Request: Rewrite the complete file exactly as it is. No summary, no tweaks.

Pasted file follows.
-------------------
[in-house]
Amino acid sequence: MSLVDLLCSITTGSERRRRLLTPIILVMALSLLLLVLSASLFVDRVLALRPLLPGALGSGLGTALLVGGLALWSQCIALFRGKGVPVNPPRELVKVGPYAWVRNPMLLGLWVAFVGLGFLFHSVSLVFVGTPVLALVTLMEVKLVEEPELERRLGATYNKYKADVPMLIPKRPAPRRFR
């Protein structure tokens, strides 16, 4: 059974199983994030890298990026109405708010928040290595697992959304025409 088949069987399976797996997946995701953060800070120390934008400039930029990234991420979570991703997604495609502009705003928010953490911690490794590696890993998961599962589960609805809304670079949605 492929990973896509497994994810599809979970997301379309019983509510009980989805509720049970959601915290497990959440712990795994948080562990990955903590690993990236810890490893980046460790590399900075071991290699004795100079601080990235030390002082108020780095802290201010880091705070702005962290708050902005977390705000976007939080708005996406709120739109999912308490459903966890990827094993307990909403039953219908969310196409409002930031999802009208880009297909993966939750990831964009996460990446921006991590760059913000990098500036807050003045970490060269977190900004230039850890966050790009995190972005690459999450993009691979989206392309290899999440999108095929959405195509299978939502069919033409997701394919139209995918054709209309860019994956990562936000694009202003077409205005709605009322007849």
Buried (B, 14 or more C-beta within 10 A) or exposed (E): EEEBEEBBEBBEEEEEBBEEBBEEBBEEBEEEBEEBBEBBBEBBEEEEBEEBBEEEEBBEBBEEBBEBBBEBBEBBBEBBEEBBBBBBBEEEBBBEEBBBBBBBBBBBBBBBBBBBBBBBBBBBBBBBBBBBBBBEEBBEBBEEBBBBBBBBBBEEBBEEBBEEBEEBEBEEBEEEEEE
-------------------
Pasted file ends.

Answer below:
[in-house]
Amino acid sequence: MSLVDLLCSITTGSERRRRLLTPIILVMALSLLLLVLSASLFVDRVLALRPLLPGALGSGLGTALLVGGLALWSQCIALFRGKGVPVNPPRELVKVGPYAWVRNPMLLGLWVAFVGLGFLFHSVSLVFVGTPVLALVTLMEVKLVEEPELERRLGATYNKYKADVPMLIPKRPAPRRFR
């Protein structure tokens, strides 16, 4: 059974199983994030890298990026109405708010928040290595697992959304025409 088949069987399976797996997946995701953060800070120390934008400039930029990234991420979570991703997604495609502009705003928010953490911690490794590696890993998961599962589960609805809304670079949605 492929990973896509497994994810599809979970997301379309019983509510009980989805509720049970959601915290497990959440712990795994948080562990990955903590690993990236810890490893980046460790590399900075071991290699004795100079601080990235030390002082108020780095802290201010880091705070702005962290708050902005977390705000976007939080708005996406709120739109999912308490459903966890990827094993307990909403039953219908969310196409409002930031999802009208880009297909993966939750990831964009996460990446921006991590760059913000990098500036807050003045970490060269977190900004230039850890966050790009995190972005690459999450993009691979989206392309290899999440999108095929959405195509299978939502069919033409997701394919139209995918054709209309860019994956990562936000694009202003077409205005709605009322007849």
Buried (B, 14 or more C-beta within 10 A) or exposed (E): EEEBEEBBEBBEEEEEBBEEBBEEBBEEBEEEBEEBBEBBBEBBEEEEBEEBBEEEEBBEBBEEBBEBBBEBBEBBBEBBEEBBBBBBBEEEBBBEEBBBBBBBBBBBBBBBBBBBBBBBBBBBBBBBBBBBBBBEEBBEBBEEBBBBBBBBBBEEBBEEBBEEBEEBEBEEBEEEEEE